Railway line rehabilitated with N1.6bn overgrown with bush


The Federal Government’s newly rehabilitated rail loop lines linking various oil tank farms at Apapa, Lagos have been overtaken by thick bush, eight months after rehabilitation, Financial Vanguard investigation has revealed. The project which was handled by China Civil Engineering Construction Corporation, CCECC, has remained unused after it was completed.

The rail to tank farm project which involved laying of tracks into the farm yards, so that petroleum products can be hauled directly into rail tank wagons was completed in December, 2014 and cost the Federal Government N1.6 billion.

The tracks were upgraded from 60 to 85 pounds in order for the tracks to be able to withstand the expected increase in weight that will result from direct haulage of petroleum products by rail.
Recall that the Managing Director, Nigeria Railway Corporation, NRC Engr.

Adeseyi Sijuade who spoke through the Director, Mechanical/Electrical Signal and Telecommunications, Engr. Fidet Okhira, told reporters during the inspection of the project last year that the rehabilitation had become imperative because, the tracks were worn out already as they have been there since the colonial days.

Oil companies captured in the project included: A-Z Petroleum, Oando Petroleum, Total Petroleum, Mobil, Eurafric Energy Ltd, and Forte Oil.

It was discovered that the rail lines at Apapa that had newly rehabilitated tracks have disappeared into a thick bush, a sign that eight months after it was completed, the rail line has remained unused.

Remember in May, 2015 at the peak of the fuel crisis that gripped the country with the attendant gridlock along the Apapa-Oshodi expressway, the corporation had said it was in negotiations with Major Oil Marketers Association of Nigeria, MOMAN as well as the Petroleum Equalisation Fund, PEF, to begin lifting of petroleum products by rail through the rehabilitated rail lines.

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Director of Operations, NRC, Mr. Niyi Alli, at the time said that the corporation had all the capacity to lift 1.8 million litres, an equivalent of 30 truckloads of PMS at once through rail, adding that once discussions were concluded and all safety concerns resolved, lifting would commence in earnest.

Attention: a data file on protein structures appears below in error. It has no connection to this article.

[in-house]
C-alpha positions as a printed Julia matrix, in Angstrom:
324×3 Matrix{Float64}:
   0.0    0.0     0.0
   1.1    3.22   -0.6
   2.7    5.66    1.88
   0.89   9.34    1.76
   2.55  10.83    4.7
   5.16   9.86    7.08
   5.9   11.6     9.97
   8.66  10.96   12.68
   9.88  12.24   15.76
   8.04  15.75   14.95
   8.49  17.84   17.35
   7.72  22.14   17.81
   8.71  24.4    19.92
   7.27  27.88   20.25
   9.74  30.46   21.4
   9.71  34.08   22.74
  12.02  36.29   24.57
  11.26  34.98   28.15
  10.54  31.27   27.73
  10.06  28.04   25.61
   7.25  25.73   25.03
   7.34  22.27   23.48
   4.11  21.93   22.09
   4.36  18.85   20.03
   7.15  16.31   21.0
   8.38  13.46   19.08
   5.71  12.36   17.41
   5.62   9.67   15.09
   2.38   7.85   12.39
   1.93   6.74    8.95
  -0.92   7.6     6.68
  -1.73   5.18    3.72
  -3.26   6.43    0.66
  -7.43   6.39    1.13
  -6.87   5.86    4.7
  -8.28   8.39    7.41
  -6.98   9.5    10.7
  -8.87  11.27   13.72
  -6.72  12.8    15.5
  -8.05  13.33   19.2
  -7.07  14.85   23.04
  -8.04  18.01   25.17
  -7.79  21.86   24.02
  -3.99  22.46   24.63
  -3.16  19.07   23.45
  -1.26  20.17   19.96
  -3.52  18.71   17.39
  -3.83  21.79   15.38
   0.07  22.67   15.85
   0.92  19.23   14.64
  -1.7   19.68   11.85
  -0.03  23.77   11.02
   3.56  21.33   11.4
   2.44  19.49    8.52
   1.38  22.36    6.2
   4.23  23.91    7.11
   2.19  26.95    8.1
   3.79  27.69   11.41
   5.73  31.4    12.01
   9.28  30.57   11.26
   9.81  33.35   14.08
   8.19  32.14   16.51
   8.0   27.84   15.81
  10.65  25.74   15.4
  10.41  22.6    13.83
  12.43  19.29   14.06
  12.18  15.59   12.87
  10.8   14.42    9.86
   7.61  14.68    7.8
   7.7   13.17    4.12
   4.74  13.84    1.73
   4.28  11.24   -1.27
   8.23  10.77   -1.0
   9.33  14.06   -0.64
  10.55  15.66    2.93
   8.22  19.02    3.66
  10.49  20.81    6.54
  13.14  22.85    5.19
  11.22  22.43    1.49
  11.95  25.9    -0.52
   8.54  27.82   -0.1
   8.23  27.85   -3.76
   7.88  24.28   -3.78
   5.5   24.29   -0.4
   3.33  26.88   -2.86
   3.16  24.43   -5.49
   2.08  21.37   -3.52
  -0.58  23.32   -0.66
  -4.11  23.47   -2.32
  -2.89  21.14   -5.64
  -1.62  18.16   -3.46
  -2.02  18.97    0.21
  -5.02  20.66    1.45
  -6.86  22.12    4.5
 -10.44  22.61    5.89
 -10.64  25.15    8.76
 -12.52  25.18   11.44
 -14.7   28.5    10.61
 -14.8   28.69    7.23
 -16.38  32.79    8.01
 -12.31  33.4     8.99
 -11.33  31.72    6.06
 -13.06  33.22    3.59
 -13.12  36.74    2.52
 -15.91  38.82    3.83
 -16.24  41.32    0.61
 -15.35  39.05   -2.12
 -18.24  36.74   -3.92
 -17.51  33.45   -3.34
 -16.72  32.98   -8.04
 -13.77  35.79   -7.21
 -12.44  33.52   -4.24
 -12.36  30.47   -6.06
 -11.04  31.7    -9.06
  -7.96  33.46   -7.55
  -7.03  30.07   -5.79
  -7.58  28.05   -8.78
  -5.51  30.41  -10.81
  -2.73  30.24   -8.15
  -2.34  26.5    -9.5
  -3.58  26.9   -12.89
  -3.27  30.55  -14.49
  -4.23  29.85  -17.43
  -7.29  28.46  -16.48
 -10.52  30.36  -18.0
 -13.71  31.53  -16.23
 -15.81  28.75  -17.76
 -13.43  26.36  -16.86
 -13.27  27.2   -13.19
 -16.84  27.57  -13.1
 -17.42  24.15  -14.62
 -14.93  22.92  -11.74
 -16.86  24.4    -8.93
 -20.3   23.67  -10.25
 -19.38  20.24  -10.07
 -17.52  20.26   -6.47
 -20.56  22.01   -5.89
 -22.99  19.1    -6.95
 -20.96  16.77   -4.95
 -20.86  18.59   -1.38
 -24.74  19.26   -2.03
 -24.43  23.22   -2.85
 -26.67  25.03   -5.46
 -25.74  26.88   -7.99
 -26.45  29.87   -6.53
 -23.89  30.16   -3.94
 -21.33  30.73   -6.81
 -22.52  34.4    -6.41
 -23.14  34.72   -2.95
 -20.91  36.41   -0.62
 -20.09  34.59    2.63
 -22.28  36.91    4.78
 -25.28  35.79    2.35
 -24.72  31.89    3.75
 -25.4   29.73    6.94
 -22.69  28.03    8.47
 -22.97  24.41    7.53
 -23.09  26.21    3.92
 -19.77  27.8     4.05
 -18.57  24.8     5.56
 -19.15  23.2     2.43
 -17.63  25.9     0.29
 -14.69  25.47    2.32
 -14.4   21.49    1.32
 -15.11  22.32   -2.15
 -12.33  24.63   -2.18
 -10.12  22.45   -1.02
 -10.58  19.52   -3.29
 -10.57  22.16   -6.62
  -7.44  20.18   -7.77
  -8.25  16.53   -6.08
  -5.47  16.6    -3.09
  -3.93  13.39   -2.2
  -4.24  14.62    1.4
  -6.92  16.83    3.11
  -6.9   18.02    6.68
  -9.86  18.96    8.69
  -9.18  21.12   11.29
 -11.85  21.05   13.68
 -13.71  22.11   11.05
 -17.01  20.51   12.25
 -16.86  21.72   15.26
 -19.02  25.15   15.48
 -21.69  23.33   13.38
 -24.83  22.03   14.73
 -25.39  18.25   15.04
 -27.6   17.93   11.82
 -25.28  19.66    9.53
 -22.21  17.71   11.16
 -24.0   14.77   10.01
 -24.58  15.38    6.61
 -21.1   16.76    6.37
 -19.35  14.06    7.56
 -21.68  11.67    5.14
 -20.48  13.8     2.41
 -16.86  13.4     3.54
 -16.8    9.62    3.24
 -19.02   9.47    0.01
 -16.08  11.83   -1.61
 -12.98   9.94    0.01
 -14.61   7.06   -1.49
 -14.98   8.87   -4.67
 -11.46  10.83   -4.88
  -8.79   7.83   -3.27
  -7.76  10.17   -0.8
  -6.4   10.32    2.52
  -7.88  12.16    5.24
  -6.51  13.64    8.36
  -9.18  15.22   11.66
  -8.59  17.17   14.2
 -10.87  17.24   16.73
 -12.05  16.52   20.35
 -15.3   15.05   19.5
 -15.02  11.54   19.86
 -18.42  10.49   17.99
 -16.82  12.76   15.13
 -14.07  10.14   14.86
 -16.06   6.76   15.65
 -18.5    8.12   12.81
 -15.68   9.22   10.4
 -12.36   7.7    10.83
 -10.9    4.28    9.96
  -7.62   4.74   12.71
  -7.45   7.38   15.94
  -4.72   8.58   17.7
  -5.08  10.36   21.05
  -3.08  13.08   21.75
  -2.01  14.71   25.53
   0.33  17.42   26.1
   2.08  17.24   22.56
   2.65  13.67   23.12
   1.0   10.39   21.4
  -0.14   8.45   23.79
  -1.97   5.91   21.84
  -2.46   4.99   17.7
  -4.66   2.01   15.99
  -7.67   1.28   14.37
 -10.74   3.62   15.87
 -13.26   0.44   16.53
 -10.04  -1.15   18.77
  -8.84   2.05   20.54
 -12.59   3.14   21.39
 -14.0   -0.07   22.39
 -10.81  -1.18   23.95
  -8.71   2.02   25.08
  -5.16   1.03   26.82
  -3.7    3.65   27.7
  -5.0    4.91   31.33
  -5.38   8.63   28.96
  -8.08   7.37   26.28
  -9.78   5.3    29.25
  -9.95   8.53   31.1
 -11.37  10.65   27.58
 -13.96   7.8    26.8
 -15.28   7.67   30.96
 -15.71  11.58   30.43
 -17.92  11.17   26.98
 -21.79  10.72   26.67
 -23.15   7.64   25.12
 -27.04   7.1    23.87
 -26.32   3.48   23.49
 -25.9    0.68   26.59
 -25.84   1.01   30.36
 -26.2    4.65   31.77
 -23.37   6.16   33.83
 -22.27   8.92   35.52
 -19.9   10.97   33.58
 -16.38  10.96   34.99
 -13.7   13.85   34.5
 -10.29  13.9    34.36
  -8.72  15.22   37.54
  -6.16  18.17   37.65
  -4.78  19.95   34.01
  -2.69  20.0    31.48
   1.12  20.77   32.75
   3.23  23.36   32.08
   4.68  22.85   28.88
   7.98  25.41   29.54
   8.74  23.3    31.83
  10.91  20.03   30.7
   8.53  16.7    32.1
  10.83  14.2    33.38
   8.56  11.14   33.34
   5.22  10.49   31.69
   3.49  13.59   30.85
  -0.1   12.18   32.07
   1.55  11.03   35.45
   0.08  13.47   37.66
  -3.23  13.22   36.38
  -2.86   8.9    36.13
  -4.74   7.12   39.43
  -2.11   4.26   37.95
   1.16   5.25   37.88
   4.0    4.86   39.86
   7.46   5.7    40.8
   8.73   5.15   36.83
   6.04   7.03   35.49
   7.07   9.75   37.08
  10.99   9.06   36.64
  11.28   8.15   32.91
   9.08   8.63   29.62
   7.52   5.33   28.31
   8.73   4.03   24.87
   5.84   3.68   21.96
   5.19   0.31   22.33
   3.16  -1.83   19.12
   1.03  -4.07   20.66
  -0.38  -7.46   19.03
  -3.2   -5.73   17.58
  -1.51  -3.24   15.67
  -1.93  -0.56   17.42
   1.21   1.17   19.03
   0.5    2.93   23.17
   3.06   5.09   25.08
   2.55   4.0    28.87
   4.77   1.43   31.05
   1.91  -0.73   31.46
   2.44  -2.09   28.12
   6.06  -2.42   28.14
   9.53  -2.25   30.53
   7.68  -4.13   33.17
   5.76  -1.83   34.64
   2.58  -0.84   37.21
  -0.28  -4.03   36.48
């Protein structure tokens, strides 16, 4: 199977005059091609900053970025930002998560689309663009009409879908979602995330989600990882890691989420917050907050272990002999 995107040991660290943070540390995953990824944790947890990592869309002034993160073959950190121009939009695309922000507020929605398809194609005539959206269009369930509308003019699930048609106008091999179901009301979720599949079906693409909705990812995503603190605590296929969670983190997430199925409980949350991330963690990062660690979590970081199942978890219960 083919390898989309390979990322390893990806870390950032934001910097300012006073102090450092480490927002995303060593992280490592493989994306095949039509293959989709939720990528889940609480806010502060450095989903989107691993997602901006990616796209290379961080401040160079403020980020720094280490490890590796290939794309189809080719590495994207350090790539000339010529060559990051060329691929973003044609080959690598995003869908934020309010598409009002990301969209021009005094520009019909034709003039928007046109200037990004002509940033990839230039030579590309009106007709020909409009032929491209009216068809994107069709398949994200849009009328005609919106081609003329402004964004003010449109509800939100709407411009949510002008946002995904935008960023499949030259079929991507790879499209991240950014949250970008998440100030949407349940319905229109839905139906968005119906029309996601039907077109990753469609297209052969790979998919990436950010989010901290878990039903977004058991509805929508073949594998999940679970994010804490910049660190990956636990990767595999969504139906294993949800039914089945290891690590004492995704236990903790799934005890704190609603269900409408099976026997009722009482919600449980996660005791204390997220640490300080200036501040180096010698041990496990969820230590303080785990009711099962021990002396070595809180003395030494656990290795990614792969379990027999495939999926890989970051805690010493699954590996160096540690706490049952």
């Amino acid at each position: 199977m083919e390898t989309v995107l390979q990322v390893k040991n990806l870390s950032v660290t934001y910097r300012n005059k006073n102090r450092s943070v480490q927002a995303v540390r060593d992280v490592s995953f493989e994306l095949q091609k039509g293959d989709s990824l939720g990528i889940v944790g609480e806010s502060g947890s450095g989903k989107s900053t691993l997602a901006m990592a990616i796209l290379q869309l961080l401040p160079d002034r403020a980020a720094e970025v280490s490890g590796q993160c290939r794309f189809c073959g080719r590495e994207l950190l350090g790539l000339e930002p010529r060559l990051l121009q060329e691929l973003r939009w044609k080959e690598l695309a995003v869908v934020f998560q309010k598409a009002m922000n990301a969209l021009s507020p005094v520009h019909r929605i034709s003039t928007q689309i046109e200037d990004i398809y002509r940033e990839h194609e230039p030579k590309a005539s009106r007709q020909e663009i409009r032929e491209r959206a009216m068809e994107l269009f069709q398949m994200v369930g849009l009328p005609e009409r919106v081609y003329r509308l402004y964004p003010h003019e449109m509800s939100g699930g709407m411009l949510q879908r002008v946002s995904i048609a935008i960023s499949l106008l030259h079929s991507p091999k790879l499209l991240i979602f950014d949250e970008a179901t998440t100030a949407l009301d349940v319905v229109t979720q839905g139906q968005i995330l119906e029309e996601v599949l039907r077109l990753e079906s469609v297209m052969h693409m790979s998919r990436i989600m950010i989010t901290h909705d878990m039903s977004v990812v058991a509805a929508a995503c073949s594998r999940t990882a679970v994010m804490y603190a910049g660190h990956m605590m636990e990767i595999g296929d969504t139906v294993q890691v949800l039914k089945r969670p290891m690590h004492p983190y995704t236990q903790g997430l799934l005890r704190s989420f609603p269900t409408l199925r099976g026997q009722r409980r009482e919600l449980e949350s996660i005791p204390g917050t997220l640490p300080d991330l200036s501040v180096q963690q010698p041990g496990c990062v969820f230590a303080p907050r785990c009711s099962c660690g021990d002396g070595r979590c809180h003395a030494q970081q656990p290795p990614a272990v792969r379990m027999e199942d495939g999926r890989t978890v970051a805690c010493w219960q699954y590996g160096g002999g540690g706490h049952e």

He had also noted at the time that the corporation, had “gone ahead to do all the sidings for the major oil marketers and have acquired wagons which are to be used for the movement across the country. We have also engaged the PEF to ensure that the price of PMS is maintained, in terms of the PMS movement. For us, it is all about ensuring that all safety issues are resolved.

This is because carrying PMS is not the same as carrying AGO. PMS is highly inflammable. But the good news is that all stakeholders are sitting round the table to ensure that safety is not compromised.”
However two months after this engagement started, movement of PMS by the rail has yet to commence, a situation that has left industry watchers wondering what would become of the huge investment made in the rehabilitation of the loop lines for the sole purpose of evacuating petroleum products directly from the oil tank farms.

The rail to oil tank farms was conceptualised to ease movement of petroleum products from oil depots. The Nigeria railway has repeatedly said that it has the capacity to move 900,000 litres of PMS, an equivalent of 30 trucks, at once; as it has dedicated two big trains that can move 1.8 million litres of petroleum.

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But to get the oil marketers on board had been a tug of war. The issue at stake include safety measures and the cost of investment for oil marketers who hitherto moved their products by road.
On the safety side, the corporation said it had put in place modalities that when all stakeholders involved agree, could minimise any incidence of loss and that will determine the frequency of evacuation by rail which will in turn determine its impact in decongesting the road.

On the other hand, the oil marketers are sceptical of the arrangement since resorting to rail haulage may mean loss of investment on their hundreds of thousands of trucks on the road. It will further lead to loss of jobs on the part of tanker drivers.    It also means a renegotiation of the cost of petroleum products as lifting by rail would possibly drive down cost of haulage and have impact on the retail price.

Industry watchers believe that to truly achieve this objective and get the marketers to come on board, the rail sector has to be liberalised. A Public Private Partnership initiative for instance, will provide room for the oil marketers to divest in trucks and invest in oil tank wagons. Unfortunately the new Railway Bill which could make this possible is still pending at the National Assembly.

Experts believe that until this happens, any attempt to get the marketers or other private operators involved will eventually lead to the federal government shouldering the cost of moving products by rail on behalf of the marketers. Already, the tank farms belonging to the major oil marketers captured in the rail to tank farm project bore no cost in the entire project yet they remain unwilling to move their products by rail.

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